Alliance for Audited Media
Circulation in September 2013 rose at The New York Times, flattened at The Wall Street Journal and skyrocketed at USA Today, according to figures released Thursday by the Alliance for Audited Media. AAM is no longer releasing lists of the nation's largest newspapers, citing "the change to comparative five-day averages" as more newspapers change their print publishing schedules. In fact, the new figures make many comparisons challenging.
Take USA Today, whose average Monday-Friday circulation rose an eye-popping 67 percent in September 2013, from 1,713,833 the year before to 2,876,586. Its print circulation, however, fell 19 percent year-over-year. USA Today's averages include 1,545,364 digital replica and non-replica editions, up 1,690 percent from the 86,307 it counted in September 2012 (not to mention 14,357 branded editions).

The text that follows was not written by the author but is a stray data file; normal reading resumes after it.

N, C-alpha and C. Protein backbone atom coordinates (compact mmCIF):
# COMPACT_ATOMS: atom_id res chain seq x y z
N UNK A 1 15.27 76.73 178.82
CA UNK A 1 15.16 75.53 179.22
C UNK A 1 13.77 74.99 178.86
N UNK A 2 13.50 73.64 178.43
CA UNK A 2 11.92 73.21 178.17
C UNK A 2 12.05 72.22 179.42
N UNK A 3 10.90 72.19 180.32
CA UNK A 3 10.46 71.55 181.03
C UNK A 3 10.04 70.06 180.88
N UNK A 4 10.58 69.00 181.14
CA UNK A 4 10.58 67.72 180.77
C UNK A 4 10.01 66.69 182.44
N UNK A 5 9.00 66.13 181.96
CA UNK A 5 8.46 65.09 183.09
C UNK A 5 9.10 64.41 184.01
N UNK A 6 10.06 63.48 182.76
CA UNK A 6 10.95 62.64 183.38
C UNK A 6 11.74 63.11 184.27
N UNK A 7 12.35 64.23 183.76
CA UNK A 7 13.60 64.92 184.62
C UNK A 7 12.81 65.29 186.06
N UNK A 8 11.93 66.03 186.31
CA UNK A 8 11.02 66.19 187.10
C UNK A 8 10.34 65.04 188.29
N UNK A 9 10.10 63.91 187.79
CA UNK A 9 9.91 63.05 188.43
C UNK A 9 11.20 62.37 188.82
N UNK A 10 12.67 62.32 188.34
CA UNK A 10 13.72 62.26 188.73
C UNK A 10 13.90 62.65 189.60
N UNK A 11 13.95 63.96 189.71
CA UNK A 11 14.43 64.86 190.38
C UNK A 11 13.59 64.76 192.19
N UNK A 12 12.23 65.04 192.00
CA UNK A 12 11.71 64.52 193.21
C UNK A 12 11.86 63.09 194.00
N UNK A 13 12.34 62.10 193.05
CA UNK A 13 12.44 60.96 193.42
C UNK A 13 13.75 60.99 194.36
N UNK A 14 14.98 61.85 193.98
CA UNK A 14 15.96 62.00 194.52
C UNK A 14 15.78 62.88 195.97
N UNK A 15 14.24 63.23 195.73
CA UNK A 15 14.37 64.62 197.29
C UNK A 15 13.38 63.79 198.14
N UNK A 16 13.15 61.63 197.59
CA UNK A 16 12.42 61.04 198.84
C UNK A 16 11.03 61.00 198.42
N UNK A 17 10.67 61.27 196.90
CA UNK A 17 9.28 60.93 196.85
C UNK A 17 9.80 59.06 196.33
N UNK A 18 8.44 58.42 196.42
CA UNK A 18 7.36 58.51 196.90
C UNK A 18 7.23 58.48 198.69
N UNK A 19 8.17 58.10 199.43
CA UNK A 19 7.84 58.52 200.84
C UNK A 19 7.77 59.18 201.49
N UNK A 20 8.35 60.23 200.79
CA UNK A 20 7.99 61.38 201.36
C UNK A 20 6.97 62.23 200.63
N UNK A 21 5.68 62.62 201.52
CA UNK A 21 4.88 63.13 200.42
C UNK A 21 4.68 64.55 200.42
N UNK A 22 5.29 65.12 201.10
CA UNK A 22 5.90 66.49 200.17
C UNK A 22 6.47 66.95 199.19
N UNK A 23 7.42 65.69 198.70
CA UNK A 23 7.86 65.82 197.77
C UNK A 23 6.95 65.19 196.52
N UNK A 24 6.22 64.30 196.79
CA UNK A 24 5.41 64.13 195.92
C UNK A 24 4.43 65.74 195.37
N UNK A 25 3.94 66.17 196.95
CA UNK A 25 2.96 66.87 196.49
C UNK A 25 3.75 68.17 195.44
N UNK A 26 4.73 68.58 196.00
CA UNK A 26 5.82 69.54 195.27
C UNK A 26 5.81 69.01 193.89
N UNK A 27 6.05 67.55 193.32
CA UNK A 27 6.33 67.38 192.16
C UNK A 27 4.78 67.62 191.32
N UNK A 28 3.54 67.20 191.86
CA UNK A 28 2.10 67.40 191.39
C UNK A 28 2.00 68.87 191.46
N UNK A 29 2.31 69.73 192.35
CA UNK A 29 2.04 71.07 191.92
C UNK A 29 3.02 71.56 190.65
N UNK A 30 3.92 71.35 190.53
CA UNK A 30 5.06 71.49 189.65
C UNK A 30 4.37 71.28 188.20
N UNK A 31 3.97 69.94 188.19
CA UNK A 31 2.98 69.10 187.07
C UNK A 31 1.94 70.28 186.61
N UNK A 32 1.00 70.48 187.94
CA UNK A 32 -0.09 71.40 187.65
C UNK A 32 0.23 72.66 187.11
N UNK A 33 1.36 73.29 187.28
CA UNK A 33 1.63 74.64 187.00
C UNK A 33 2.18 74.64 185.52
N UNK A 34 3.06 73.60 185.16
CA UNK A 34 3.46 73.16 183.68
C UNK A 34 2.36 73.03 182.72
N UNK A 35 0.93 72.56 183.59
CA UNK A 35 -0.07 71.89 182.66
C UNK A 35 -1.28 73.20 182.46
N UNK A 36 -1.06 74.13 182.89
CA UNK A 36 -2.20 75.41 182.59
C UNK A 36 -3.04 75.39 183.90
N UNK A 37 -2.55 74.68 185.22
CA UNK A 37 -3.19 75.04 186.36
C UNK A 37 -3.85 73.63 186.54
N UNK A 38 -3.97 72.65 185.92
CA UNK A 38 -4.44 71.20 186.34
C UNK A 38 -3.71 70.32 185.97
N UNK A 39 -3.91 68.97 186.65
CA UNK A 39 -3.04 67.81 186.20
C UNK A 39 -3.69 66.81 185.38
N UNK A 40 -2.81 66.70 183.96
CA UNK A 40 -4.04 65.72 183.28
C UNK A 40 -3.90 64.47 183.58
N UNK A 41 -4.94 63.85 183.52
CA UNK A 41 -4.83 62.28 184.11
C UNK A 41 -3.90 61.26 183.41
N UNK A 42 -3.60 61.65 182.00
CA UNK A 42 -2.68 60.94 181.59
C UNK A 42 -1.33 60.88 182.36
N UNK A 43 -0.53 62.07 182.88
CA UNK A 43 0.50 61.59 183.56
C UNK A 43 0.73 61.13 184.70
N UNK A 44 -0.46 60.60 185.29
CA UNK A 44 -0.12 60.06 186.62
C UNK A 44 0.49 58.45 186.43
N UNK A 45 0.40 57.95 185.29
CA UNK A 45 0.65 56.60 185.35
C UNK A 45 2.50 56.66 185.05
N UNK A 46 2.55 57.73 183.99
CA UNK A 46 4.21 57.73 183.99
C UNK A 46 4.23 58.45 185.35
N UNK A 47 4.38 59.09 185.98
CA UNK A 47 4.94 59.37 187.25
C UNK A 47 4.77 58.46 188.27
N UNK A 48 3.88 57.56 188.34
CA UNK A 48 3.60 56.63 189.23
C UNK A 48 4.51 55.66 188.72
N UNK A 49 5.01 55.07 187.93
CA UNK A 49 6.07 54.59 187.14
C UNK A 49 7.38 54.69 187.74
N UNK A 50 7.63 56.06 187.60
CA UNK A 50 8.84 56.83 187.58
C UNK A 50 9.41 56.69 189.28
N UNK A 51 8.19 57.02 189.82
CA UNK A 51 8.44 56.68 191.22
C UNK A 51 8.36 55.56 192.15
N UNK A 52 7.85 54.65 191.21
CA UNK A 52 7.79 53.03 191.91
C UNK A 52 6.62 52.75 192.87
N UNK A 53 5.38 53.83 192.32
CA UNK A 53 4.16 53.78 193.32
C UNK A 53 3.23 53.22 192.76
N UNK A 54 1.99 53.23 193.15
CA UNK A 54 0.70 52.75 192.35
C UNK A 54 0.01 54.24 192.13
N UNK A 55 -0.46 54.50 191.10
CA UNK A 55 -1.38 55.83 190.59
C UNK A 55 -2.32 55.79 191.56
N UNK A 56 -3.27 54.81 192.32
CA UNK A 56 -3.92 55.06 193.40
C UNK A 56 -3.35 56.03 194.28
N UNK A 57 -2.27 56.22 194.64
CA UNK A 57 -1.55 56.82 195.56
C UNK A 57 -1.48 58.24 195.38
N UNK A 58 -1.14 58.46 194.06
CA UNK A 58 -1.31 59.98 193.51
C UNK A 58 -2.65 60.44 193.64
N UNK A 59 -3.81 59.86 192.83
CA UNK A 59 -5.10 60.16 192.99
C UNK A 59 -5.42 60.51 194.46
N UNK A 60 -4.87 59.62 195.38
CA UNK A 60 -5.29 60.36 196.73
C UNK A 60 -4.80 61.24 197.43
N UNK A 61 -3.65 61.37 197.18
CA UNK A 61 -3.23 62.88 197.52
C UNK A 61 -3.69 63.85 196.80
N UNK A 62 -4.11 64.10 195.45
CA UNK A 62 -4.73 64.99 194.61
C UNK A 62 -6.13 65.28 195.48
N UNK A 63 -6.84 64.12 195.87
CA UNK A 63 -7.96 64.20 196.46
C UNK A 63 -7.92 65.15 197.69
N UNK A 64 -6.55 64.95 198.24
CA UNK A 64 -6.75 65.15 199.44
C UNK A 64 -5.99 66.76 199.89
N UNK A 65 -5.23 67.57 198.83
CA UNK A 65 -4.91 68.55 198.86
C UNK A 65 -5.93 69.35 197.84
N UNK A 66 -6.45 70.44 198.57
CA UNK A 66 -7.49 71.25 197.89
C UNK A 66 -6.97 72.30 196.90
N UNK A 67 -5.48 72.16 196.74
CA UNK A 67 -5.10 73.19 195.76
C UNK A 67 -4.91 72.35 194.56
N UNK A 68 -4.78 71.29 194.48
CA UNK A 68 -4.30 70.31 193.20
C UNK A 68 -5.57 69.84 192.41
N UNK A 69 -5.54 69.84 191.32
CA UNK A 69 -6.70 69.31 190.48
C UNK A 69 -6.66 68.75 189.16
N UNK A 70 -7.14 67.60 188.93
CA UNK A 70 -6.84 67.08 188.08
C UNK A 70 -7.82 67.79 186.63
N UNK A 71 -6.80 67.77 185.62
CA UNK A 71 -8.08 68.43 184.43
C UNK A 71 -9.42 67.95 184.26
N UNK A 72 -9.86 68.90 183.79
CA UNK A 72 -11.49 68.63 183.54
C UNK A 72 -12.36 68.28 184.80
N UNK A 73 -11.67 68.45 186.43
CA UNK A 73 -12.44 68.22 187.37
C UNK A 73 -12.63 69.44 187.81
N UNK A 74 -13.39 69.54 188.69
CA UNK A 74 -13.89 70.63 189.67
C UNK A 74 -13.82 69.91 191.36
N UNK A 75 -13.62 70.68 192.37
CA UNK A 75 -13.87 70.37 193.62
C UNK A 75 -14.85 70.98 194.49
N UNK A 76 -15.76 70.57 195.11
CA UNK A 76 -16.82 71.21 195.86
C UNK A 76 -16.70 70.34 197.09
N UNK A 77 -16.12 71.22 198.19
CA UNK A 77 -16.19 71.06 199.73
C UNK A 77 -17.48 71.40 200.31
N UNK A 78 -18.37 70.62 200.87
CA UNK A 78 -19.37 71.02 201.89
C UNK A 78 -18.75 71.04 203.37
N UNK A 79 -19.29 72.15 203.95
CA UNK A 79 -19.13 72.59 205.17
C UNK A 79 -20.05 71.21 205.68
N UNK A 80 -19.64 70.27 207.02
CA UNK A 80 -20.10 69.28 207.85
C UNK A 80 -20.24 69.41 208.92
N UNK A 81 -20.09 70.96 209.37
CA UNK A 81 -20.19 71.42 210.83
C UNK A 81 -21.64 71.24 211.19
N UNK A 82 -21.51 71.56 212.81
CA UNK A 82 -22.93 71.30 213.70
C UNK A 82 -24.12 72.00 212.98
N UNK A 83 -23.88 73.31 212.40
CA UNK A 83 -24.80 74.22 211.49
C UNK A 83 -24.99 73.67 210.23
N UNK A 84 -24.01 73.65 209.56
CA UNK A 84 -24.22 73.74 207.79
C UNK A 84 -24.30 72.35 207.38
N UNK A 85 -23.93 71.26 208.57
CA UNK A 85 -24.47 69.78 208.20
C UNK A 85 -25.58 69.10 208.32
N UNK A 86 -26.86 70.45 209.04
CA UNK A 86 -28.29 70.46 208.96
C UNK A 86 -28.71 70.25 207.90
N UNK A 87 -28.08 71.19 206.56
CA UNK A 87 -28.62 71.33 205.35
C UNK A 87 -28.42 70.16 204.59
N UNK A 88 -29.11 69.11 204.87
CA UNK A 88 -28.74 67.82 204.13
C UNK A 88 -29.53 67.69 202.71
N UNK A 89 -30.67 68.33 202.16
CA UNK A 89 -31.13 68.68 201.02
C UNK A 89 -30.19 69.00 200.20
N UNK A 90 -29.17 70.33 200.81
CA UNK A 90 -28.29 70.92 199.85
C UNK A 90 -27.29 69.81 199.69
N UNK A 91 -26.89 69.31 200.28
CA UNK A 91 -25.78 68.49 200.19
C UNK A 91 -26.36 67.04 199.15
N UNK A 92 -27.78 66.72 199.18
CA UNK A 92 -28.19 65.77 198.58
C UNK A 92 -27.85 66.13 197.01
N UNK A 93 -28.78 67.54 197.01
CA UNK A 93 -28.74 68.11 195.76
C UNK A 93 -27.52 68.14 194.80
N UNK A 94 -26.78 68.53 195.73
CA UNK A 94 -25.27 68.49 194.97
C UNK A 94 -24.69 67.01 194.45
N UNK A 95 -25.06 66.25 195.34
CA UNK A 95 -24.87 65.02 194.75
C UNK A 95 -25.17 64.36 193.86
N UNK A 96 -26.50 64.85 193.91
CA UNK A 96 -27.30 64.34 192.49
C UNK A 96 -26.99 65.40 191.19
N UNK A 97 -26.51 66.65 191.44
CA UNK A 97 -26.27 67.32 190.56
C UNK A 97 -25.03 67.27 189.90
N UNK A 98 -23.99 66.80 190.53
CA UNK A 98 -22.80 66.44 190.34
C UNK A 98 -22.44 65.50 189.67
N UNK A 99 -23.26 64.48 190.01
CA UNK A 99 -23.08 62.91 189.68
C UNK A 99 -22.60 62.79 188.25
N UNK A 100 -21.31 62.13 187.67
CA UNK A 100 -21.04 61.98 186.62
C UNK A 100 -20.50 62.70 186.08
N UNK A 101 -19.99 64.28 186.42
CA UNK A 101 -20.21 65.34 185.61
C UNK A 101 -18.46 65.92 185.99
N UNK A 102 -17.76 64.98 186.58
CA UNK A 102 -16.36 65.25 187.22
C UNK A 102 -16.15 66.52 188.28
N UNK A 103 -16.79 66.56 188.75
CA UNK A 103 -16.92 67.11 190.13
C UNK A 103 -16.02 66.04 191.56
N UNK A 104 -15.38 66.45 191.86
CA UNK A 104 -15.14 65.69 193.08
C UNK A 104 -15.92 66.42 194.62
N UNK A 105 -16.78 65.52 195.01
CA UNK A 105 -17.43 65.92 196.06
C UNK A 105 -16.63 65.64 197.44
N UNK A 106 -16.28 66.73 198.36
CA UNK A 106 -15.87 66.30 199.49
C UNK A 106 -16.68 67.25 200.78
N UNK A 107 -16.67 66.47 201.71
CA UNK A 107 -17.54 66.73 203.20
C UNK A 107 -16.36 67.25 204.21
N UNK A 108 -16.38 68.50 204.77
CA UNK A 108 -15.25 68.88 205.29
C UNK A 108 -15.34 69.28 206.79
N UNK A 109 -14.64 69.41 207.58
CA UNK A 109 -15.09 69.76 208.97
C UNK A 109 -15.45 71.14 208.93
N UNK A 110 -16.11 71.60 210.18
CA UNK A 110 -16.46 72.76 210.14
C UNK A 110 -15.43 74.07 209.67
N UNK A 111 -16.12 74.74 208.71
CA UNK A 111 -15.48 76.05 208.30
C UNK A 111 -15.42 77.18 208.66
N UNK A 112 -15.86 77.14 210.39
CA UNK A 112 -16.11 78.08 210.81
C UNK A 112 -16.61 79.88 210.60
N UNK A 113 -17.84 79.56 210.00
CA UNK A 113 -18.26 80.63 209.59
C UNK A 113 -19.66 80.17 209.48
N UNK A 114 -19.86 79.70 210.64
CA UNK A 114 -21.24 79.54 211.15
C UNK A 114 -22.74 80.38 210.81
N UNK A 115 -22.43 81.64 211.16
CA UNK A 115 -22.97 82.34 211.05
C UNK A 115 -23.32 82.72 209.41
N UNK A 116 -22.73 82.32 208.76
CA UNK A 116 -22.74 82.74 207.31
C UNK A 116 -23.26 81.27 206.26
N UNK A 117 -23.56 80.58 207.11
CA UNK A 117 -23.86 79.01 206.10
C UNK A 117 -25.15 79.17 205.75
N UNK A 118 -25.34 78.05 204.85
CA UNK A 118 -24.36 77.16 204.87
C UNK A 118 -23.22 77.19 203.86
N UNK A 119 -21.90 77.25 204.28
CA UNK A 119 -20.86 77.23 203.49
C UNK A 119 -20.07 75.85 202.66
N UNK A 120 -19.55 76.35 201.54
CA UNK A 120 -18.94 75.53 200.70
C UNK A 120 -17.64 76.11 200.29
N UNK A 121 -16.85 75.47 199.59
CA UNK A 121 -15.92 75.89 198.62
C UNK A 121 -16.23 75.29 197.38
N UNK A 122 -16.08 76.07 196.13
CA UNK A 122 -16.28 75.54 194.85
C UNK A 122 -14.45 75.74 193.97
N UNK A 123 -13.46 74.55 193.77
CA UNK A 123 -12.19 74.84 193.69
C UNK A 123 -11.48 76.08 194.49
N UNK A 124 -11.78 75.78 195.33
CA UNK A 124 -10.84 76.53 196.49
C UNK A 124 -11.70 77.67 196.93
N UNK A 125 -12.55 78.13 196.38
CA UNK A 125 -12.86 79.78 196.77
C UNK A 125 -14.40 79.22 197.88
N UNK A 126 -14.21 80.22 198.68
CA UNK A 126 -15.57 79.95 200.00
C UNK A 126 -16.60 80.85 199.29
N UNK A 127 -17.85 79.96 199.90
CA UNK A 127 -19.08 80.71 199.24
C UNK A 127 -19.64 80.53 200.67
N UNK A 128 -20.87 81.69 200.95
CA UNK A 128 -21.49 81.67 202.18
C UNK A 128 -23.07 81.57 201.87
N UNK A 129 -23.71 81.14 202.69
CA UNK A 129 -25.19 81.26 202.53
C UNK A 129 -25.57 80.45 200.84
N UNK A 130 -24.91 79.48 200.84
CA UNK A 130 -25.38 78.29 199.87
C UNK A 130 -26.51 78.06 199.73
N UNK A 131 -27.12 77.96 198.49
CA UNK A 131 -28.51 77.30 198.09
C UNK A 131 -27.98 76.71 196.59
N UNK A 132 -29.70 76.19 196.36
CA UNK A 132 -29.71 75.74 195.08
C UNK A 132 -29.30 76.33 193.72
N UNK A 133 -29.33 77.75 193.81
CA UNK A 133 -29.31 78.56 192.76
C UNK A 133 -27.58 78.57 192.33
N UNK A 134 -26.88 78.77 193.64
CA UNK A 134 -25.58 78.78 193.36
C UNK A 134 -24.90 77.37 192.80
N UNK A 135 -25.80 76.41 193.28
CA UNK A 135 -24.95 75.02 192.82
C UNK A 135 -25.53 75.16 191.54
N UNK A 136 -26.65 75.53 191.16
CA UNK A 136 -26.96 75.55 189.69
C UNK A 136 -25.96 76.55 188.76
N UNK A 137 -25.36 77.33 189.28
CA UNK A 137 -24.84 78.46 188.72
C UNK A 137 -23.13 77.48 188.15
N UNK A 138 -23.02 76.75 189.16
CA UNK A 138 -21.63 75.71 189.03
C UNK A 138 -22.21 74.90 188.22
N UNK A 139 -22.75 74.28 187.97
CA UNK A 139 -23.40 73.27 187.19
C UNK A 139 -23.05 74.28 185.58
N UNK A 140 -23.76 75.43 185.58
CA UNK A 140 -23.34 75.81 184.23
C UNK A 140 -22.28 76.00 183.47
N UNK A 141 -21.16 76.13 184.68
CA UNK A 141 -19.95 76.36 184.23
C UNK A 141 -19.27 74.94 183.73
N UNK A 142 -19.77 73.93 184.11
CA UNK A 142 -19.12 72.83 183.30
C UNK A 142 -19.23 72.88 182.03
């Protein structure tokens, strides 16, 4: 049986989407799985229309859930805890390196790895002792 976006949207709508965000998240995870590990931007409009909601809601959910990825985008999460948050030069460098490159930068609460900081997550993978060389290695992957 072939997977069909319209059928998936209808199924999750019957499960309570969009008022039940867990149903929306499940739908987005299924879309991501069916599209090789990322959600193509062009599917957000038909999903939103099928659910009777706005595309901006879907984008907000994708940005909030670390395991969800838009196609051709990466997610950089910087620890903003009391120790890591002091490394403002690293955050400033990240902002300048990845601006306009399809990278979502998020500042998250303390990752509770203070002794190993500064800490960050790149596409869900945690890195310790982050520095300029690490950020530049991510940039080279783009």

The New York Times' average Sunday circulation rose nearly 14 percent over the year before. Average Monday-Friday circulation rose nearly 18 percent, from 1,613,865 to 1,897,890. But print circulation fell 2 percent year-over-year on Sundays, and nearly 6 percent on weekdays.
The New York Times Co. Thursday reported it had 727,000 digital subscribers in the third quarter of 2013
, up 28 percent over the same period the year before. Circulation revenue long ago passed advertising revenue at the New York Times Co. It was up nearly 5 percent in the third quarter and is up 6.5 percent for the first nine months of 2013. Advertising revenue is down by nearly the same percentage over the first three quarters.
The Wall Street Journal's average Monday-Friday circulation was essentially flat, falling a little under 1 percent over the year before, from 2,293,798 to 2,273,767.